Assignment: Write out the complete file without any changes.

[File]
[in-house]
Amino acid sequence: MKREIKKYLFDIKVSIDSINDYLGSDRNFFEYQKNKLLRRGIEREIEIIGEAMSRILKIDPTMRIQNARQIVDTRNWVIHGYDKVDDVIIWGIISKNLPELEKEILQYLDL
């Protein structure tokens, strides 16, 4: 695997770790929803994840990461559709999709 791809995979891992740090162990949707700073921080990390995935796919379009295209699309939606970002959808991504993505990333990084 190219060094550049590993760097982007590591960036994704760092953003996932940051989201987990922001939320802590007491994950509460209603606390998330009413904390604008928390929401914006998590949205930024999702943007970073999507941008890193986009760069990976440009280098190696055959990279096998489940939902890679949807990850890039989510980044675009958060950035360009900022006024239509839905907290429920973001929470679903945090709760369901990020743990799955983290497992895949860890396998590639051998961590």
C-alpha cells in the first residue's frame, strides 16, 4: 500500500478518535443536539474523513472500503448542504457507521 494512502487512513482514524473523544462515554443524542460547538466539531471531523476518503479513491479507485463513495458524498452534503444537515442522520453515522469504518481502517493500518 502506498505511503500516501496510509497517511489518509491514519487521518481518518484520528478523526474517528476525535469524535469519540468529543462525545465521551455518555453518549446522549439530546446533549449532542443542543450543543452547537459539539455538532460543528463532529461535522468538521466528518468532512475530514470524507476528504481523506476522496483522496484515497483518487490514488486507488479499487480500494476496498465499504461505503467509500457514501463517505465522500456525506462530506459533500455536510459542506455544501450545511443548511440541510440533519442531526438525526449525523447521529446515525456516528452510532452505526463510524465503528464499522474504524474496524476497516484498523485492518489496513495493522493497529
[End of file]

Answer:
[in-house]
Amino acid sequence: MKREIKKYLFDIKVSIDSINDYLGSDRNFFEYQKNKLLRRGIEREIEIIGEAMSRILKIDPTMRIQNARQIVDTRNWVIHGYDKVDDVIIWGIISKNLPELEKEILQYLDL
């Protein structure tokens, strides 16, 4: 695997770790929803994840990461559709999709 791809995979891992740090162990949707700073921080990390995935796919379009295209699309939606970002959808991504993505990333990084 190219060094550049590993760097982007590591960036994704760092953003996932940051989201987990922001939320802590007491994950509460209603606390998330009413904390604008928390929401914006998590949205930024999702943007970073999507941008890193986009760069990976440009280098190696055959990279096998489940939902890679949807990850890039989510980044675009958060950035360009900022006024239509839905907290429920973001929470679903945090709760369901990020743990799955983290497992895949860890396998590639051998961590």
C-alpha cells in the first residue's frame, strides 16, 4: 500500500478518535443536539474523513472500503448542504457507521 494512502487512513482514524473523544462515554443524542460547538466539531471531523476518503479513491479507485463513495458524498452534503444537515442522520453515522469504518481502517493500518 502506498505511503500516501496510509497517511489518509491514519487521518481518518484520528478523526474517528476525535469524535469519540468529543462525545465521551455518555453518549446522549439530546446533549449532542443542543450543543452547537459539539455538532460543528463532529461535522468538521466528518468532512475530514470524507476528504481523506476522496483522496484515497483518487490514488486507488479499487480500494476496498465499504461505503467509500457514501463517505465522500456525506462530506459533500455536510459542506455544501450545511443548511440541510440533519442531526438525526449525523447521529446515525456516528452510532452505526463510524465503528464499522474504524474496524476497516484498523485492518489496513495493522493497529